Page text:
I remember this thread triggered a little discussion about nitrous oxide, and apart from use for medical reasons, it appears one or two peeps used it recreationally as well.
I've got to refresh my medical gases certificate soon and I thought it would be wise to do a bit of revision on the contraindications relating to nitrous oxide use for pain relief (as "entonox") as I couldn't recall all of them off the tip of my tongue. I listed a few of them on that earlier thread.
In doing so, I came across a set of clinical guidelines
http://www.ich.ucl.ac.uk/clinical_infor ... ionals6519
Entonox should also be used with caution in patients with poor nutritional status i.e. those:...
...with a poor intake or on a diet low in animal products e.g. vegans
Having not heard this one before, and intrigued (if not a bit irritated by the wording) I decided to back check their rationale.
In doing so I came across some literature from the 1990s (e.g. http://jnnp.bmj.com/content/60/3/354.1.full.pdf) which suggests that entonox is in fact, dodgy for people with low B12 status. It seems that nitrous oxide can oxidize the cobalt in cobalamin to an inactive form which reduces the activity of cobalamin-dependent enzymes. In people who aren't getting B12 regularly enough, this can cause some serious problems quite quickly. In the case report I linked to, the patient (a "strict vegetarian") suffered spinal cord degradation with some bad problems up to a year after being operated upon for a hip fracture using entonox for anaesthesia.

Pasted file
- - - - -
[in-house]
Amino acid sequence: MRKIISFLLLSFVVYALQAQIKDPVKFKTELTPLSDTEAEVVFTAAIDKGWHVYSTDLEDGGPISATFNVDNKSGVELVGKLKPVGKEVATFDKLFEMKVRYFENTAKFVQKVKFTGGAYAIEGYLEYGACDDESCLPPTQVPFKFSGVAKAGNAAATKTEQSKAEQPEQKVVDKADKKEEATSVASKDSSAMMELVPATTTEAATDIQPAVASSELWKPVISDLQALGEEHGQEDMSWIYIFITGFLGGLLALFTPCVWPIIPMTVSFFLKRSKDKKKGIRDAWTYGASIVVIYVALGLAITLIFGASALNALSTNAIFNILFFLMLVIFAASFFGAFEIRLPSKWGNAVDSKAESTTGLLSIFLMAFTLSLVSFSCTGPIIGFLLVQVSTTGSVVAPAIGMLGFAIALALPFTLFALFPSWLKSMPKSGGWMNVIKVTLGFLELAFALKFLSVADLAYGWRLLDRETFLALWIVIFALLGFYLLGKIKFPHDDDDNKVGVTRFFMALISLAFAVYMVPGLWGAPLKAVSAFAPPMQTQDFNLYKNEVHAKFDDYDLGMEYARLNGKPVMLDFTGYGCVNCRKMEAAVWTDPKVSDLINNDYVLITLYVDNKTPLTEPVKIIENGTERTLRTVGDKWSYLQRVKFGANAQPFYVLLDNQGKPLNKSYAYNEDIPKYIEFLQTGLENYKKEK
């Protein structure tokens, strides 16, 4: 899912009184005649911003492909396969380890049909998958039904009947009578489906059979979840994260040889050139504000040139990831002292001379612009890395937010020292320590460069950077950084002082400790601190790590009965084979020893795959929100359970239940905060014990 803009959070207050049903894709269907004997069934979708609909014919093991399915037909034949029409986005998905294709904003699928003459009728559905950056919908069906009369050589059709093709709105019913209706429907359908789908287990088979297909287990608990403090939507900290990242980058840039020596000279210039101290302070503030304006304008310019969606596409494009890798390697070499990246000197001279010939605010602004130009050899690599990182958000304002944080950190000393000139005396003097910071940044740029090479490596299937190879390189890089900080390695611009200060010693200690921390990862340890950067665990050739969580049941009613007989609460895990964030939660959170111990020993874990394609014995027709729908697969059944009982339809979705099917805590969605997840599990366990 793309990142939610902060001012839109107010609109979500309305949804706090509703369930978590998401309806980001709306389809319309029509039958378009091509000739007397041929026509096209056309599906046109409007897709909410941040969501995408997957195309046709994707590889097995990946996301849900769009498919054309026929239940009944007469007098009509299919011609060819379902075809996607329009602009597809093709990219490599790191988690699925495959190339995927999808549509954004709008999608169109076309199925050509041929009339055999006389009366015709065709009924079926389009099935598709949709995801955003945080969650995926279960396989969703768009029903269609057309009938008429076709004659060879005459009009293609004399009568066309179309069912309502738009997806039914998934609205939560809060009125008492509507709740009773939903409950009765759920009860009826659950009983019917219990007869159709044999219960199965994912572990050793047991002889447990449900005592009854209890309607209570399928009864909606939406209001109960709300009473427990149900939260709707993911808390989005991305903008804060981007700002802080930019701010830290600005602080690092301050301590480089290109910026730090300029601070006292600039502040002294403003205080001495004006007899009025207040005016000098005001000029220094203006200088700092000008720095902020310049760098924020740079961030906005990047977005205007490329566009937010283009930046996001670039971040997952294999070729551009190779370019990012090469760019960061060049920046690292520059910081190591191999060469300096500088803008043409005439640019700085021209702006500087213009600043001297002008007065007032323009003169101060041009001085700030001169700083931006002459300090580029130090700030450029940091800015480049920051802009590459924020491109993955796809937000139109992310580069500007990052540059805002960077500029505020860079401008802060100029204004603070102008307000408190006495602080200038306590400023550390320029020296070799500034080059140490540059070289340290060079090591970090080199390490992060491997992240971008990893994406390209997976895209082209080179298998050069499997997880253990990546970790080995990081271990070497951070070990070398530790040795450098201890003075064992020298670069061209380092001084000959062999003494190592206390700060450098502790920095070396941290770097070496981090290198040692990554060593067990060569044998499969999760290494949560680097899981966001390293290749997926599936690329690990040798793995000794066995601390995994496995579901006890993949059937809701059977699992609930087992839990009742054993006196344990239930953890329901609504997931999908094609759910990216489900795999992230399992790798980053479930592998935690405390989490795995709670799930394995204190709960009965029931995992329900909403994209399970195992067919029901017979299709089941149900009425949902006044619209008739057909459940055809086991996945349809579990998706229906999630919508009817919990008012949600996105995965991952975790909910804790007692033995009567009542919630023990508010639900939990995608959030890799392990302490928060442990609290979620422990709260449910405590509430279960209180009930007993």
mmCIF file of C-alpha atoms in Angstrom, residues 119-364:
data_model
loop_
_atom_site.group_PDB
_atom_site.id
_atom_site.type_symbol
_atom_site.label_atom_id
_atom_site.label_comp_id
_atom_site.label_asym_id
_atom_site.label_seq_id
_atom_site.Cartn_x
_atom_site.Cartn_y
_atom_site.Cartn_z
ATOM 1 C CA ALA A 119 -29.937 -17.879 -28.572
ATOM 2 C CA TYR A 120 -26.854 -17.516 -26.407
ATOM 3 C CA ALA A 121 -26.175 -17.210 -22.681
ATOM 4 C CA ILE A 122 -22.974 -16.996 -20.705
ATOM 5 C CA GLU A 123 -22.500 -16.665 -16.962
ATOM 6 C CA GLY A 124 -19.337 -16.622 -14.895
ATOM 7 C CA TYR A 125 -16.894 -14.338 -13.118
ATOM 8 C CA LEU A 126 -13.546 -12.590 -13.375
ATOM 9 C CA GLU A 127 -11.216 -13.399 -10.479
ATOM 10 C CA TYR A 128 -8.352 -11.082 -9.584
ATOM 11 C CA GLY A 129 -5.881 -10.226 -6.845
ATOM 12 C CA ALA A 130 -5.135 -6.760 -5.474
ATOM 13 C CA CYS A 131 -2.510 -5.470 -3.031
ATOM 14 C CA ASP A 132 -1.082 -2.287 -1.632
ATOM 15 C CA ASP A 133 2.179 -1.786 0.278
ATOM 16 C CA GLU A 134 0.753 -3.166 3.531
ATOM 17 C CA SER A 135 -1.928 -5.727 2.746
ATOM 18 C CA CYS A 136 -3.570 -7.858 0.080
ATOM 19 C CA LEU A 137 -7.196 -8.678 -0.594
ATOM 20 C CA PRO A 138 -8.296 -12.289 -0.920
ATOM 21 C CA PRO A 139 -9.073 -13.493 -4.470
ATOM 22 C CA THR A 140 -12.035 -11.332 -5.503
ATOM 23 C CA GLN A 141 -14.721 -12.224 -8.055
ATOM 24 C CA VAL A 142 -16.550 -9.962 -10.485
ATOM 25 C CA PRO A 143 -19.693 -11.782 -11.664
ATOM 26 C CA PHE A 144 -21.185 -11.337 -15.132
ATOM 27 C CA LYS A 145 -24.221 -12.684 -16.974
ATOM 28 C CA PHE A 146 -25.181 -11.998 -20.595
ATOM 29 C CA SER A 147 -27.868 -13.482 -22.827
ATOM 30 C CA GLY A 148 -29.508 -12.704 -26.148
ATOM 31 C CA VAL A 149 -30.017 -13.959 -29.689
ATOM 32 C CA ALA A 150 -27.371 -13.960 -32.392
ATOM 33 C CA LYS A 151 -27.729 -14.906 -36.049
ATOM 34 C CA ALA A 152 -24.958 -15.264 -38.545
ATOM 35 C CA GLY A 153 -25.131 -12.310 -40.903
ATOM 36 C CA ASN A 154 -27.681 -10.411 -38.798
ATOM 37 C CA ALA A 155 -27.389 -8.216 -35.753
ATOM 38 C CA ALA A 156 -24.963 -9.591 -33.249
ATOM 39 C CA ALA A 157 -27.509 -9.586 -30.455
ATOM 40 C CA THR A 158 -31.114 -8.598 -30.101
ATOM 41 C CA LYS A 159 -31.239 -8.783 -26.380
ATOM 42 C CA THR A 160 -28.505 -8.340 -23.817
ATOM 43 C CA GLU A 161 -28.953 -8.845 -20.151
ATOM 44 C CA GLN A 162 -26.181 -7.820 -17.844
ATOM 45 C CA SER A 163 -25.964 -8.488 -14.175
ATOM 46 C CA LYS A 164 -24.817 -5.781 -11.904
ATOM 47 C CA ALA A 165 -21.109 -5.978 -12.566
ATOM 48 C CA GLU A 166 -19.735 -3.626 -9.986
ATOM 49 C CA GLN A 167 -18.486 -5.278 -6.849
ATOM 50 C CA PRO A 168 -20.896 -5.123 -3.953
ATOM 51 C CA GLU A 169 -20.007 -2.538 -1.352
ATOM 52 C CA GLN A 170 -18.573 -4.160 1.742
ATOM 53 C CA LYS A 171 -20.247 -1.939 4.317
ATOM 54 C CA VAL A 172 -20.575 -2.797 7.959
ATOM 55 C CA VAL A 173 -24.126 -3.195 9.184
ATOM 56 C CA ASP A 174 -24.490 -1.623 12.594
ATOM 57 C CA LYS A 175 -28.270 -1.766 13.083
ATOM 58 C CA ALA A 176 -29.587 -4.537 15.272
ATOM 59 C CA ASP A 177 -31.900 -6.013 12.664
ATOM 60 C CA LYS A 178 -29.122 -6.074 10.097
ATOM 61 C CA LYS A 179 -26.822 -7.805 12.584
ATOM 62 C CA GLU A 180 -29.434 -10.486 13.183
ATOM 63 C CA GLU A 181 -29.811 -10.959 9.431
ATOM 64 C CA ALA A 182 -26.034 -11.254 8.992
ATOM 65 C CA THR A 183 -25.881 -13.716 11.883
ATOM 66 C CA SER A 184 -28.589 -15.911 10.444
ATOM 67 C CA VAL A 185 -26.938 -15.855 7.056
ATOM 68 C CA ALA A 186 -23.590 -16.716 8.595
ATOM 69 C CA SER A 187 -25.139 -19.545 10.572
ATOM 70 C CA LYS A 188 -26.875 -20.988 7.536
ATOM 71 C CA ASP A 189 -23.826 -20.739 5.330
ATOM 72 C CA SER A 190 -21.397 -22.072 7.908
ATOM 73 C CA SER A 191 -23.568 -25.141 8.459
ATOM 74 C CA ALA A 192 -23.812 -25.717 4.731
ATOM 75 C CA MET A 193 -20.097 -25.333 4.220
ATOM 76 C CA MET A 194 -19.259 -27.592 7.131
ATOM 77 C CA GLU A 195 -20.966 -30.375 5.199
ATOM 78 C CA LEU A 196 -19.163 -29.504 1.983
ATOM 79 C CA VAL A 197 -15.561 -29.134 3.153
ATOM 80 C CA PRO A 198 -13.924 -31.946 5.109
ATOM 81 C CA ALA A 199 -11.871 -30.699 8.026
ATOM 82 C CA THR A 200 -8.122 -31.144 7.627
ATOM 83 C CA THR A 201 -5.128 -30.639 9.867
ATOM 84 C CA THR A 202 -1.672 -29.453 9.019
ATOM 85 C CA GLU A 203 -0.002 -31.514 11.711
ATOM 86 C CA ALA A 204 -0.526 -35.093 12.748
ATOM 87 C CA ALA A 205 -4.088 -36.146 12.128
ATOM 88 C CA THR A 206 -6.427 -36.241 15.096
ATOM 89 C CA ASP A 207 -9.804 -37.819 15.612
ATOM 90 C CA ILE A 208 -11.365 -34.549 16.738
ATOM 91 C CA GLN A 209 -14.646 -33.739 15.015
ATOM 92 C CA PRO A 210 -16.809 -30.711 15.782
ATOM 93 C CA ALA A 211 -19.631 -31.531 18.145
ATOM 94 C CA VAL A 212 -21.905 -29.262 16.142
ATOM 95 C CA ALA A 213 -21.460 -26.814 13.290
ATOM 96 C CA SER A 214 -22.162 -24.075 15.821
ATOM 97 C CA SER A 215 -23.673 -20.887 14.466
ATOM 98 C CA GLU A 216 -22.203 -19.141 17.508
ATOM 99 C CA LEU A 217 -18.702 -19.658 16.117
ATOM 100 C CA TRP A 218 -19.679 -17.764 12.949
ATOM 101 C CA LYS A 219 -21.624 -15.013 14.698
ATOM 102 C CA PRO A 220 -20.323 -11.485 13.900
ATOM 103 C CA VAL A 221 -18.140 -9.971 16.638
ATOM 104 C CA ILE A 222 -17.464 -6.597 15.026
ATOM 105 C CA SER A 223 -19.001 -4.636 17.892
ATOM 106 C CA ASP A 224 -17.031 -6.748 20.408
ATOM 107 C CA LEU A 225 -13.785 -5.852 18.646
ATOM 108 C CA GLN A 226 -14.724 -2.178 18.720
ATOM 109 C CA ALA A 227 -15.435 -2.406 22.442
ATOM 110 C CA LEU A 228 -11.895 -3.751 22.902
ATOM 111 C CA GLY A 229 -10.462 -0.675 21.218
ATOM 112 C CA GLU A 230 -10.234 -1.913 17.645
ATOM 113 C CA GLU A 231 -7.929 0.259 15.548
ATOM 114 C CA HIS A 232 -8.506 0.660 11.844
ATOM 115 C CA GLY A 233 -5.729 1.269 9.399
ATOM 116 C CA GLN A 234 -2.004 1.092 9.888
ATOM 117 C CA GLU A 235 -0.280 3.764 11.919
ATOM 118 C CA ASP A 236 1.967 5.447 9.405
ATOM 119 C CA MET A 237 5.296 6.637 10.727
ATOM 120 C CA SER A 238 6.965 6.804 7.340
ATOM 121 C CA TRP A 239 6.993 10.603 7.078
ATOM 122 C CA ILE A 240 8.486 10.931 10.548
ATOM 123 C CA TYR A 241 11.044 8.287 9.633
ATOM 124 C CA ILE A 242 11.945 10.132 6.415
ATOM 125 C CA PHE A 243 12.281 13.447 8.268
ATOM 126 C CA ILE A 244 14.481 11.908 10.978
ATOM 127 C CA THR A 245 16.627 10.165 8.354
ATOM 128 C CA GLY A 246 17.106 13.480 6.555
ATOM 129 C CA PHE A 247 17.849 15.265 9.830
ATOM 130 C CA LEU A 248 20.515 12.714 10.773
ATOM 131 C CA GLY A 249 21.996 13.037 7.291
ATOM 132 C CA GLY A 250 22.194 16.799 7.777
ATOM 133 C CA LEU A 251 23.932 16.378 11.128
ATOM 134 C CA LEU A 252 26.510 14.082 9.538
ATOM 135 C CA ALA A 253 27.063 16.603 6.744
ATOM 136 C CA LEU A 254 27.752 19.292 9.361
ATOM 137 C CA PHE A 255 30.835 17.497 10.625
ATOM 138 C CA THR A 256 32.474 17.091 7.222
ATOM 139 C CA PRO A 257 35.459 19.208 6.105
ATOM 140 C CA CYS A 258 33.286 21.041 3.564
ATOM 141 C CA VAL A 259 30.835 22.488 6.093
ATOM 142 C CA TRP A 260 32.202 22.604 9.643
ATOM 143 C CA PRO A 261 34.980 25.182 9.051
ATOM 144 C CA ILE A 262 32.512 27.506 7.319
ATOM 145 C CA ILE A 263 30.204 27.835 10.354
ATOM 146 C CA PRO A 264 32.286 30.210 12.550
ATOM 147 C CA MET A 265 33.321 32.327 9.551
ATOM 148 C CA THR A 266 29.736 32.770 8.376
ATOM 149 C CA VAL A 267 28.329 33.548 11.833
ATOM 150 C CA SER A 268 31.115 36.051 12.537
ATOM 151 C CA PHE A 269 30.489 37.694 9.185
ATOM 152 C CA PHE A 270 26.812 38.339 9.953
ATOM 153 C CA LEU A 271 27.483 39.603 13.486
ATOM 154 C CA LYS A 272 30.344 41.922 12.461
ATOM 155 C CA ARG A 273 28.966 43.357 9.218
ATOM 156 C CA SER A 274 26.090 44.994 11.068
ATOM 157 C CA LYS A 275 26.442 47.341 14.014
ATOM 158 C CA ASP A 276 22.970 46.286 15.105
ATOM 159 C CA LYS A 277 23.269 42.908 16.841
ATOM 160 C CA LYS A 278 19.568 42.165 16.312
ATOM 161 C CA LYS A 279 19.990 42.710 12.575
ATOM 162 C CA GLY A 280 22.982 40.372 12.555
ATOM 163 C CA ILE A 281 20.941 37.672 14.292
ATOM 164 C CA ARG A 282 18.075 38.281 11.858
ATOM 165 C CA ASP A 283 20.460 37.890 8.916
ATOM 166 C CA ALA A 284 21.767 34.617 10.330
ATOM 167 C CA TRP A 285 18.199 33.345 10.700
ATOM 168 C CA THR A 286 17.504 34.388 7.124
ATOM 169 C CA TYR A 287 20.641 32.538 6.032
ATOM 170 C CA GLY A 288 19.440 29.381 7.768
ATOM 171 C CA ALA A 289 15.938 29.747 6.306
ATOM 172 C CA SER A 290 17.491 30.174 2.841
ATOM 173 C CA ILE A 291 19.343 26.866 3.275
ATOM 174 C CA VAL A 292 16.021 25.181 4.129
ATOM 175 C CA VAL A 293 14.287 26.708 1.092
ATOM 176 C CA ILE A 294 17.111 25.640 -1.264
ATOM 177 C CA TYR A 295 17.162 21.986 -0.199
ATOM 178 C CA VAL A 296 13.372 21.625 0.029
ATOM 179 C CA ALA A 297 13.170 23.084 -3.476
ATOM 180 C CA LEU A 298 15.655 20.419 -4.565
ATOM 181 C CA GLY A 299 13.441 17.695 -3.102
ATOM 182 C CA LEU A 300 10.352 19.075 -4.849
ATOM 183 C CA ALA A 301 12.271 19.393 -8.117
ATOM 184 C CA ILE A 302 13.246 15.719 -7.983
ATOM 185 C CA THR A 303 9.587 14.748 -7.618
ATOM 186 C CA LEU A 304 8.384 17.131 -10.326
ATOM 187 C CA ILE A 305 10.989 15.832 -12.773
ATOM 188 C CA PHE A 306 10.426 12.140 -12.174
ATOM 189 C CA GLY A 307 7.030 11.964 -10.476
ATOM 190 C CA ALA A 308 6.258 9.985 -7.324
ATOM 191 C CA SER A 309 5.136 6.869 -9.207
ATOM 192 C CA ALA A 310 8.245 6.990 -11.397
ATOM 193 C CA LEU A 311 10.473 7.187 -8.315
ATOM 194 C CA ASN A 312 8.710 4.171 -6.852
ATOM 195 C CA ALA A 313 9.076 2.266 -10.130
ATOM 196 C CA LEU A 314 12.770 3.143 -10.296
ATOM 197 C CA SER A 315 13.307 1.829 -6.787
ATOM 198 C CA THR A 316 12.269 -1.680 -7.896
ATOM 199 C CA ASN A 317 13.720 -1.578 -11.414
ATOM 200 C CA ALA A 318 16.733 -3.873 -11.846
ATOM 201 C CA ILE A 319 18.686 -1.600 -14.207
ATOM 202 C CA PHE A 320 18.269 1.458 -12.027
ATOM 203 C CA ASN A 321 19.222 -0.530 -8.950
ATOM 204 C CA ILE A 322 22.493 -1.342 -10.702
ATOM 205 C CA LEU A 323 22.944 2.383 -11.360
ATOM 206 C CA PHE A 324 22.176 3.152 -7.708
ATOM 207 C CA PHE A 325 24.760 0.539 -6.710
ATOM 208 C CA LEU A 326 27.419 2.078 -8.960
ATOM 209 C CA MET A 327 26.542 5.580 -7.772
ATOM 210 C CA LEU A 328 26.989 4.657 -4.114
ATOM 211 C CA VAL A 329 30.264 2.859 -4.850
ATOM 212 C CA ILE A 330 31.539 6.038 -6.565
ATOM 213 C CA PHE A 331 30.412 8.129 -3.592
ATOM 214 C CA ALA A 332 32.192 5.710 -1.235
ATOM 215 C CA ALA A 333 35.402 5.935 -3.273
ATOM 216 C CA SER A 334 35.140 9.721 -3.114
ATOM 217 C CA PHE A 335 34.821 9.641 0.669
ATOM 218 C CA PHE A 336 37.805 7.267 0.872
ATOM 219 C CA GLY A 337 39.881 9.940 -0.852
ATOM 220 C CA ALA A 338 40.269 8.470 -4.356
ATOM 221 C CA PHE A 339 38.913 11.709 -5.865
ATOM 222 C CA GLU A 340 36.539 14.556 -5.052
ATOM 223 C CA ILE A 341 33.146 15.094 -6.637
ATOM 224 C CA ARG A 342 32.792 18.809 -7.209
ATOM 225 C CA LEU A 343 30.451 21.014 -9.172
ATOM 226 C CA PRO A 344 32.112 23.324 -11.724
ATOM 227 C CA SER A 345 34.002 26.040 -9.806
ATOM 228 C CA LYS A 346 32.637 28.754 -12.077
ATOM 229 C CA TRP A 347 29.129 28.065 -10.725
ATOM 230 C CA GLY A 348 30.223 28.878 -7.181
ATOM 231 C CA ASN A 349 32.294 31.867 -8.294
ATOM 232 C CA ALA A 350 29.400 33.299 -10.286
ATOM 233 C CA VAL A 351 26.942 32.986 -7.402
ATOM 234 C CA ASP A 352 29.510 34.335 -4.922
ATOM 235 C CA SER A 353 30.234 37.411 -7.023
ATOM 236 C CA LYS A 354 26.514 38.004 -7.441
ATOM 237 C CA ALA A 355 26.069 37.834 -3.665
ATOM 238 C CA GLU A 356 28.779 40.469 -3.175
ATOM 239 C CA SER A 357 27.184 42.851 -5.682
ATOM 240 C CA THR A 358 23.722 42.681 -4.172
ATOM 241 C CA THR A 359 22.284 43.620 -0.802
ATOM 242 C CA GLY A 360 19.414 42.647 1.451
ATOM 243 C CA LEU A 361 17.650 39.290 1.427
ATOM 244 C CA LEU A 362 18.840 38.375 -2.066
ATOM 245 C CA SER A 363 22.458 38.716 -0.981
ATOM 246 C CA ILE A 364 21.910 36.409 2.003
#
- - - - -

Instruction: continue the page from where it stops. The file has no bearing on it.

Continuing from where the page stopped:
This is not so much an argument for not fooling around with this gas, as there are plenty of other good reasons, or a specifically vegan thing, for obvious reasons.
But, it might be worth adding it to the manifold reasons to supplement with B12, and to pay extra attention to it if you know you're going to be exposed to entonox (e.g. for surgery or childbirth), or ASAP afterwards (being hit by a bus). And perhaps have a chat with your doctor if you're concerned.